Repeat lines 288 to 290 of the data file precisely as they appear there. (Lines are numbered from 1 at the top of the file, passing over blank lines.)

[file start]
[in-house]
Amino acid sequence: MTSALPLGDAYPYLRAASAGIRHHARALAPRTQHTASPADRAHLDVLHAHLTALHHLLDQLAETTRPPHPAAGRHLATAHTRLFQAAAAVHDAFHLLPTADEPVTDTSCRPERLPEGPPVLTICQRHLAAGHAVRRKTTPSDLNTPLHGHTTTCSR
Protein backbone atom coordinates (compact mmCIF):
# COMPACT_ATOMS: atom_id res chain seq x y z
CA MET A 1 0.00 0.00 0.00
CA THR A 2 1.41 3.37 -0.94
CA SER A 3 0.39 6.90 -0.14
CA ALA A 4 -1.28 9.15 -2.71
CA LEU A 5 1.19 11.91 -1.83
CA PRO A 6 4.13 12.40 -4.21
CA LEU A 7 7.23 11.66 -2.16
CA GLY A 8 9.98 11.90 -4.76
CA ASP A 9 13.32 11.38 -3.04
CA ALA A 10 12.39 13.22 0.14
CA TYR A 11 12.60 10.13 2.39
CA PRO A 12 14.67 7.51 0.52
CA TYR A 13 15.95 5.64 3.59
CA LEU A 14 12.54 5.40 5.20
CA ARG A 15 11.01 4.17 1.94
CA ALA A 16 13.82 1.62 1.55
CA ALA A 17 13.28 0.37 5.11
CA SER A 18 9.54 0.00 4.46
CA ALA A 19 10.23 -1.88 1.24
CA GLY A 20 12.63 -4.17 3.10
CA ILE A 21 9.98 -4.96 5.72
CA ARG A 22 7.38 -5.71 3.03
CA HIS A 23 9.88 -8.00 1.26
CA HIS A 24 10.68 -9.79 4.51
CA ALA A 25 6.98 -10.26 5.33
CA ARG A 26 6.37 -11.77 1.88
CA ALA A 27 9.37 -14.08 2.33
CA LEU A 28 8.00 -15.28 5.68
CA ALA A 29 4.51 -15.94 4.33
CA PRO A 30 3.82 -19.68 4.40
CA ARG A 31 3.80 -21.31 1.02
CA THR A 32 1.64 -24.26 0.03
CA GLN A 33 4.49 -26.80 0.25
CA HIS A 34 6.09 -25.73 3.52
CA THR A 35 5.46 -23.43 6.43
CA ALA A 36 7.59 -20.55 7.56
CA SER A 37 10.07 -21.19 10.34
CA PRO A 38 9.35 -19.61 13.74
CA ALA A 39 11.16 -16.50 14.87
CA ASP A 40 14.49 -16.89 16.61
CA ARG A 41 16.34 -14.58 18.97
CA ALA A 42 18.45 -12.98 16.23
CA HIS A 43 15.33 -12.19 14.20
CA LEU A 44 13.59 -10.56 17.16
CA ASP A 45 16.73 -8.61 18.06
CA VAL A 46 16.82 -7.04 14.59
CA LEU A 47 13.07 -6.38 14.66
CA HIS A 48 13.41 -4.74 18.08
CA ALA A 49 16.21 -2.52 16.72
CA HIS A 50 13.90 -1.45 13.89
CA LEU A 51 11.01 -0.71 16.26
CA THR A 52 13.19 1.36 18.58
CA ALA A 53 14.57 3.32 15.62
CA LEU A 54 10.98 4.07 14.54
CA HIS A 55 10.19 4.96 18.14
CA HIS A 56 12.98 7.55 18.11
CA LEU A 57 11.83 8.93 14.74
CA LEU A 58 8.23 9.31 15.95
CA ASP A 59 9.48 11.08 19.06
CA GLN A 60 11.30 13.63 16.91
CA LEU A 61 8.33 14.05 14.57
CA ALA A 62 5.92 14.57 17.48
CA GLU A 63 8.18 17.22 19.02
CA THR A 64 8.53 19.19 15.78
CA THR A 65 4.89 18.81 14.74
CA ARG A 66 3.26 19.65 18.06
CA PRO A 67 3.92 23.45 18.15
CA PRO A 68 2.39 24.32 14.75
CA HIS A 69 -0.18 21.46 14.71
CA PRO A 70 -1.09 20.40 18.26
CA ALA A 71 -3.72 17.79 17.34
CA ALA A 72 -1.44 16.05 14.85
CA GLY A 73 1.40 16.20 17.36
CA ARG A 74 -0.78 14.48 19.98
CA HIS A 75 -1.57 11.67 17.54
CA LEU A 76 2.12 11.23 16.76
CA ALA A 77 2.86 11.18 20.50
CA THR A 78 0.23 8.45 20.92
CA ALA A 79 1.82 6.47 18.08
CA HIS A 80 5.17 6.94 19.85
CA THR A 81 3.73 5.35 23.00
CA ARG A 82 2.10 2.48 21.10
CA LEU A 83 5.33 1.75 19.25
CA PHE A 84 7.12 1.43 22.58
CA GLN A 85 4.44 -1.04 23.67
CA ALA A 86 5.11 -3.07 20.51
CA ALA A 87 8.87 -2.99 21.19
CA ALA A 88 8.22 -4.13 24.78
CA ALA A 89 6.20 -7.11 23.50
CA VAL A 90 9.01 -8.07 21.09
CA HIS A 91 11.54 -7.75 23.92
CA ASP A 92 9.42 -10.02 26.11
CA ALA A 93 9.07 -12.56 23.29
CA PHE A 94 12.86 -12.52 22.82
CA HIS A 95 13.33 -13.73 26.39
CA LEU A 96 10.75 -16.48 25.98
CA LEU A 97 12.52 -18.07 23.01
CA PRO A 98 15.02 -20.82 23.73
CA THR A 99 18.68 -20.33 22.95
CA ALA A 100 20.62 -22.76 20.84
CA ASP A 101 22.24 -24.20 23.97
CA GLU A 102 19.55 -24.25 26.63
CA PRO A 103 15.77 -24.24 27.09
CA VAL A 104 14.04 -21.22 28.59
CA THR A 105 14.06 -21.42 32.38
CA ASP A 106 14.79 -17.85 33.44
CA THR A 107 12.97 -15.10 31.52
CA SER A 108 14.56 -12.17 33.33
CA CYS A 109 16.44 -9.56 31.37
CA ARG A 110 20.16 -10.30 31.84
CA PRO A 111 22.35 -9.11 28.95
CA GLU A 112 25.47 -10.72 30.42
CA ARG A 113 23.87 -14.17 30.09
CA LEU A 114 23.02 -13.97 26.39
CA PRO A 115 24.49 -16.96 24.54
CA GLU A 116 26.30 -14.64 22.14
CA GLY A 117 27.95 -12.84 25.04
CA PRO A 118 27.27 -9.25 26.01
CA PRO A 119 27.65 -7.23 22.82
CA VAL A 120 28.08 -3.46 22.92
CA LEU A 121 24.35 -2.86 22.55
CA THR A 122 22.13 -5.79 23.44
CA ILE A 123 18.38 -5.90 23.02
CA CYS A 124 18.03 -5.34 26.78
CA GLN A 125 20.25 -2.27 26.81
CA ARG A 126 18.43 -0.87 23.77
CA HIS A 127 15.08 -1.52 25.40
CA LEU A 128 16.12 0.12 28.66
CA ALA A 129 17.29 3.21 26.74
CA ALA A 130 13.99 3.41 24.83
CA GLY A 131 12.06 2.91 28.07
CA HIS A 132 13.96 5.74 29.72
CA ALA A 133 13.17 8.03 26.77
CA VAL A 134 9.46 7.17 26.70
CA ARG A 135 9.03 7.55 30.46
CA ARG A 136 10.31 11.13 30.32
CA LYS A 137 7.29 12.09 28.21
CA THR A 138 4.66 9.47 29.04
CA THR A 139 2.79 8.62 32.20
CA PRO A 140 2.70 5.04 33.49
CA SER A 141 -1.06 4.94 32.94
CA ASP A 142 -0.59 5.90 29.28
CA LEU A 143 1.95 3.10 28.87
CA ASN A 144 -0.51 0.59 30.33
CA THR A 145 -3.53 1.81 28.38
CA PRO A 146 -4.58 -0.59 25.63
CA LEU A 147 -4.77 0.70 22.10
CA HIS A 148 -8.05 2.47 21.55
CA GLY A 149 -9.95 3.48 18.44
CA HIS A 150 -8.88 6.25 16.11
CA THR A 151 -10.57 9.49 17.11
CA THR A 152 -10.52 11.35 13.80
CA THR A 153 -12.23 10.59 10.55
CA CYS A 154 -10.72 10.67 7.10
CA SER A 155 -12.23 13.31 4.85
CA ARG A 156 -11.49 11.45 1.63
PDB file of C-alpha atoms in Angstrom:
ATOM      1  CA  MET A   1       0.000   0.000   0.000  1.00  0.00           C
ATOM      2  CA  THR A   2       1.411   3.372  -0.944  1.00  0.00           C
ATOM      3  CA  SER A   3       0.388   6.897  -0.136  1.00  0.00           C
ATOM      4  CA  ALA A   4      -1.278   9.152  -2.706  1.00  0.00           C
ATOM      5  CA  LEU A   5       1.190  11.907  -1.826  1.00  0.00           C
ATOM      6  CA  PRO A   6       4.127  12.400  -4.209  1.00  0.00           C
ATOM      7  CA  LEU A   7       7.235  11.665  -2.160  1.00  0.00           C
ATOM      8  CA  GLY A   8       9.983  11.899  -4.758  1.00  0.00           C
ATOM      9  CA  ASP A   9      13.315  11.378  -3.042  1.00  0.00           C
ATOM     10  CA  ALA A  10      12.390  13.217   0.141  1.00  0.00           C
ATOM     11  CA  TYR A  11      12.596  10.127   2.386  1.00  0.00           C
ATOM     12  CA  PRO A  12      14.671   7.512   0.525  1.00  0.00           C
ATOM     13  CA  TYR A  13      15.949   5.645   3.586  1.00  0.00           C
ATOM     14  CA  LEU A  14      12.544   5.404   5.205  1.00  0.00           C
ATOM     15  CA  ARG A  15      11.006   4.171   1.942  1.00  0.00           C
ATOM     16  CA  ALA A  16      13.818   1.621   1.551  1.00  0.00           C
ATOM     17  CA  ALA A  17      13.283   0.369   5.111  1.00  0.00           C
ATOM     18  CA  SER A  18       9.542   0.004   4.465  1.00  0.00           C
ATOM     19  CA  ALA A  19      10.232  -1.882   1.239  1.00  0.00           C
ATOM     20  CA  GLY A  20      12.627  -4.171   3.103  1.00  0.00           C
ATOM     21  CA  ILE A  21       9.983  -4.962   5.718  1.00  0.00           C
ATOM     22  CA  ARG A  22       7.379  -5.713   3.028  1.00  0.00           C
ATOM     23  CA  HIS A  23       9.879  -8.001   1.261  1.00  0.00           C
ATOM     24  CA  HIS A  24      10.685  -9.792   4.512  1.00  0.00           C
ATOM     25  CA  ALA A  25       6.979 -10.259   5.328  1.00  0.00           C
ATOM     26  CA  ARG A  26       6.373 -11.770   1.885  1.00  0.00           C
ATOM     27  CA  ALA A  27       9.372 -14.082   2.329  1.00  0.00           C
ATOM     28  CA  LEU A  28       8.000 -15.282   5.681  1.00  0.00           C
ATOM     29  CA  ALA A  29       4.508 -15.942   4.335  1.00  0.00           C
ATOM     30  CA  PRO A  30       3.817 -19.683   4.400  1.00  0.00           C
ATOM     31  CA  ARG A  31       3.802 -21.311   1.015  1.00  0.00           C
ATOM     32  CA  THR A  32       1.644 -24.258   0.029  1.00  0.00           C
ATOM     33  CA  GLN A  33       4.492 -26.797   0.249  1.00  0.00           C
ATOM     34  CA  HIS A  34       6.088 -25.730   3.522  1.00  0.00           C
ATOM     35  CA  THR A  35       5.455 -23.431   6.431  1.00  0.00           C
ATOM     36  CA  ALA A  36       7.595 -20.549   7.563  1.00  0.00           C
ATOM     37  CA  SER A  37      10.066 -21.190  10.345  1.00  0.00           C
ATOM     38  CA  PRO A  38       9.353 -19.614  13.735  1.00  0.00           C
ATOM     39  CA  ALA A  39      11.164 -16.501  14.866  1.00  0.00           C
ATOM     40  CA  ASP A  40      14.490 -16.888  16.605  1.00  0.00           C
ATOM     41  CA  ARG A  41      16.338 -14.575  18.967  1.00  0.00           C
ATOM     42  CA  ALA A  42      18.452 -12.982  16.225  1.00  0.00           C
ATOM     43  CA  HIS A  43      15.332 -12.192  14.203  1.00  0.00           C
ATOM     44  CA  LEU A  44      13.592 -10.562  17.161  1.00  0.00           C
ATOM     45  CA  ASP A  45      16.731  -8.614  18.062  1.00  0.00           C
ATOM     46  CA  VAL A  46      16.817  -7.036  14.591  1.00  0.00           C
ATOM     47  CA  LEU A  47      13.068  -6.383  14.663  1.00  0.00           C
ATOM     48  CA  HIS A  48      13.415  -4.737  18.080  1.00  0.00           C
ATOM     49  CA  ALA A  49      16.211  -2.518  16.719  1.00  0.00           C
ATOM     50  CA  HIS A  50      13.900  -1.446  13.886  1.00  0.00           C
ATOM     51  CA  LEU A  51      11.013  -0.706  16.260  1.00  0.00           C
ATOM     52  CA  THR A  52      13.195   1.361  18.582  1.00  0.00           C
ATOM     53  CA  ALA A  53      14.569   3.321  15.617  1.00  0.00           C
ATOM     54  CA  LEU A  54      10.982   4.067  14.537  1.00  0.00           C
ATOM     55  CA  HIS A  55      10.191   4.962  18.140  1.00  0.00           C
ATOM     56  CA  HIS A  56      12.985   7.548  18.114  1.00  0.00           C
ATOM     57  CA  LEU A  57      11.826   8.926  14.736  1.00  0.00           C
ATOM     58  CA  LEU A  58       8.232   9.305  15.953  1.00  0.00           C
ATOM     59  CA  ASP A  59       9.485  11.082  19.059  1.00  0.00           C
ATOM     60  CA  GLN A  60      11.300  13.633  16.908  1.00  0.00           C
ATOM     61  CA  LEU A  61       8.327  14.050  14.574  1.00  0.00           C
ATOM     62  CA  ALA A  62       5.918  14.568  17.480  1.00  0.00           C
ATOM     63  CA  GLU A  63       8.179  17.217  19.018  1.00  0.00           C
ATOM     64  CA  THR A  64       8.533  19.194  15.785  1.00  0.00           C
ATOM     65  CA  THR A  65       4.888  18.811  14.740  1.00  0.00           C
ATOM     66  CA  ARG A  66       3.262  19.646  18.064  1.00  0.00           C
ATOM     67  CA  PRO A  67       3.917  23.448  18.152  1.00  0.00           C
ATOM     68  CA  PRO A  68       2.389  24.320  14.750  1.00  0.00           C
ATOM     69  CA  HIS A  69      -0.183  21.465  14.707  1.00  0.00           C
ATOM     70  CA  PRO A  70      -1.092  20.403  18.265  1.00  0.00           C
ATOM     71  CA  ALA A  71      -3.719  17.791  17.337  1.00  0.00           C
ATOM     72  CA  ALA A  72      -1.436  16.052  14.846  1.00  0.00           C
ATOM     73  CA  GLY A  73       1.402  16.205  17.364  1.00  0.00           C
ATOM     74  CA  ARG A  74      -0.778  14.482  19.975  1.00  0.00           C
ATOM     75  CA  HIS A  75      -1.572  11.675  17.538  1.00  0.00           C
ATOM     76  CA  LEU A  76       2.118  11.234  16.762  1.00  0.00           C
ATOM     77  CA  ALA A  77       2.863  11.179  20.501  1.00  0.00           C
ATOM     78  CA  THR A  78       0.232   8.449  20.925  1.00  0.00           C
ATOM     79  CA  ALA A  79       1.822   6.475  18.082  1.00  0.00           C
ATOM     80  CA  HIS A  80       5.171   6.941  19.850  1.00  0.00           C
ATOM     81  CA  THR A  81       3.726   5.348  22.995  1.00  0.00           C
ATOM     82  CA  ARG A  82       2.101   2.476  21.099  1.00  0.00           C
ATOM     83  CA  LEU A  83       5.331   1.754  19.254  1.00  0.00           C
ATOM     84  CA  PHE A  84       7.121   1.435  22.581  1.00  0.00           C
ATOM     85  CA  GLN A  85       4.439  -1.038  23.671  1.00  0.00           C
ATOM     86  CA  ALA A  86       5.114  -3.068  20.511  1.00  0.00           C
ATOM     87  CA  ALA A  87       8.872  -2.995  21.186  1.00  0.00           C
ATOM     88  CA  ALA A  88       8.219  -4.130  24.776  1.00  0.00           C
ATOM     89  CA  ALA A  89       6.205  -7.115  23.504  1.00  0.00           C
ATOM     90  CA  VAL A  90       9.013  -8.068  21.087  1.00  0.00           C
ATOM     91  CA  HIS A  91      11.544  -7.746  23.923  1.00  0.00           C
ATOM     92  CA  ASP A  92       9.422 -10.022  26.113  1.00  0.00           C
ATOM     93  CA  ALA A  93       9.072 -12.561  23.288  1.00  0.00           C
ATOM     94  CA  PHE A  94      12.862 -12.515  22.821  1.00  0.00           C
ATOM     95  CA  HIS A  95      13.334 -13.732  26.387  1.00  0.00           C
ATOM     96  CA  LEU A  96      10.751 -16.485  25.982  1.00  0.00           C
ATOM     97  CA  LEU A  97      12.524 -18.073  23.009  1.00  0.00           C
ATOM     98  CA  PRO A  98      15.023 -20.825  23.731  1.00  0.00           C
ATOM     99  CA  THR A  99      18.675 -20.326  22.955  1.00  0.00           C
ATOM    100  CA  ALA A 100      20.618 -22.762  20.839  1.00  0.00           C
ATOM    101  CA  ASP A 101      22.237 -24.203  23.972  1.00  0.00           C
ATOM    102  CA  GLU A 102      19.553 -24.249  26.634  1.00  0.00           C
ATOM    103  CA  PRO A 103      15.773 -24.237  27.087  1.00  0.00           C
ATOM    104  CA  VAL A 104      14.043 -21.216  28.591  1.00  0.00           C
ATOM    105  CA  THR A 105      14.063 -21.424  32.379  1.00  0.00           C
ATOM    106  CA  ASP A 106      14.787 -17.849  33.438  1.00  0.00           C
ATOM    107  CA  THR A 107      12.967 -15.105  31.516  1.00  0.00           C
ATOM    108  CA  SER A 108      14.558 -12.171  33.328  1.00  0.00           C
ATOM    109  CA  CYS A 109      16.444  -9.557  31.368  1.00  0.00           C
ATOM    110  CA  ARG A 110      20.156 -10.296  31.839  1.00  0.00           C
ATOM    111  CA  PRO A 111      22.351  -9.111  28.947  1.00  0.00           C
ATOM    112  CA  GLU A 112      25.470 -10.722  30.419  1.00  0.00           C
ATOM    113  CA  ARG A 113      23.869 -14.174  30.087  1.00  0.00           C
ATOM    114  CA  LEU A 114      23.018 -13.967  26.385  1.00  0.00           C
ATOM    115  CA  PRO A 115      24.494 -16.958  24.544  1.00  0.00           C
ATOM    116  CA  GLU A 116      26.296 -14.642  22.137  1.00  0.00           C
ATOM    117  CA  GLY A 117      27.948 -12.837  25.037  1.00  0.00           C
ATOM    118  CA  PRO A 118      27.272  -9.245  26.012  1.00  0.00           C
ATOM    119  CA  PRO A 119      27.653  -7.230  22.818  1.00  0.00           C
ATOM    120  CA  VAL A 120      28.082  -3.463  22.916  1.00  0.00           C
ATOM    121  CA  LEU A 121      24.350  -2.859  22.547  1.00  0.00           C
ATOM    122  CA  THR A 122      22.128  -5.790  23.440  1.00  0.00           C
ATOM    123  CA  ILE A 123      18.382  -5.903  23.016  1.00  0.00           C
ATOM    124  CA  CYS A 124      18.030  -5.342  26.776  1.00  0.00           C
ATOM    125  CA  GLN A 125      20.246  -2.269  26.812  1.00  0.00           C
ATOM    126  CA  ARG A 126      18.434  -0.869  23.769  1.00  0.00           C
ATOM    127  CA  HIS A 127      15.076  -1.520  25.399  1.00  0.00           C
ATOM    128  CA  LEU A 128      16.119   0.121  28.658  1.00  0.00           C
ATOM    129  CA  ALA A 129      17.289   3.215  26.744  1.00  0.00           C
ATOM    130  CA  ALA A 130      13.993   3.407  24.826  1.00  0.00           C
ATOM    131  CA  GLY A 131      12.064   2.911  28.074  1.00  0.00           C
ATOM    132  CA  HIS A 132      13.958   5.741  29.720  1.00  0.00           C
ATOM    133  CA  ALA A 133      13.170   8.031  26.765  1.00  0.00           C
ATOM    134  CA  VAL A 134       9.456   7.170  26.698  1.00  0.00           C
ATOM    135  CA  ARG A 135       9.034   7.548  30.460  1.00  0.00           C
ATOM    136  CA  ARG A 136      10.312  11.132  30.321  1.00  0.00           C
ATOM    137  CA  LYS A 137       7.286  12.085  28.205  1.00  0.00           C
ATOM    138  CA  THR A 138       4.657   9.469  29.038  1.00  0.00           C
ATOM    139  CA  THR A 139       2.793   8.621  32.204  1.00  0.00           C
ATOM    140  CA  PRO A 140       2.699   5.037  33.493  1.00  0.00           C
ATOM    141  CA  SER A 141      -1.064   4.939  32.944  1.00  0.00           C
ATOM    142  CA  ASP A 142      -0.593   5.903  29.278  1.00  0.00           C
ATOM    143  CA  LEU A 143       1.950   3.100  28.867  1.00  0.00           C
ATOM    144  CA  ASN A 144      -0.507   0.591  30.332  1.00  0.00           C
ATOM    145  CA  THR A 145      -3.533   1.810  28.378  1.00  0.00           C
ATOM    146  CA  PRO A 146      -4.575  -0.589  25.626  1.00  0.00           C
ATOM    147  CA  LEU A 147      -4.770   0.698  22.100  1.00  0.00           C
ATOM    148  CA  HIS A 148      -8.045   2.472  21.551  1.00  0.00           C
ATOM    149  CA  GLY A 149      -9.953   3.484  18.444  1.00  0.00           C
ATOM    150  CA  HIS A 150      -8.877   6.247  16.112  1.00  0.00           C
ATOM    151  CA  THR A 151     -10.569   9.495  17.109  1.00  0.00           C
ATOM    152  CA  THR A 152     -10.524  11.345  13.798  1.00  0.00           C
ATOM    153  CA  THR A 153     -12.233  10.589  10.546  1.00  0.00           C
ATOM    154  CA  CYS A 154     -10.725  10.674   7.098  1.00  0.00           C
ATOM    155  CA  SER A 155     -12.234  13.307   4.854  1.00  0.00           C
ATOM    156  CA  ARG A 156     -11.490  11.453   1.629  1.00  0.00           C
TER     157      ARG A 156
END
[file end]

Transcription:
ATOM    127  CA  HIS A 127      15.076  -1.520  25.399  1.00  0.00           C
ATOM    128  CA  LEU A 128      16.119   0.121  28.658  1.00  0.00           C
ATOM    129  CA  ALA A 129      17.289   3.215  26.744  1.00  0.00           C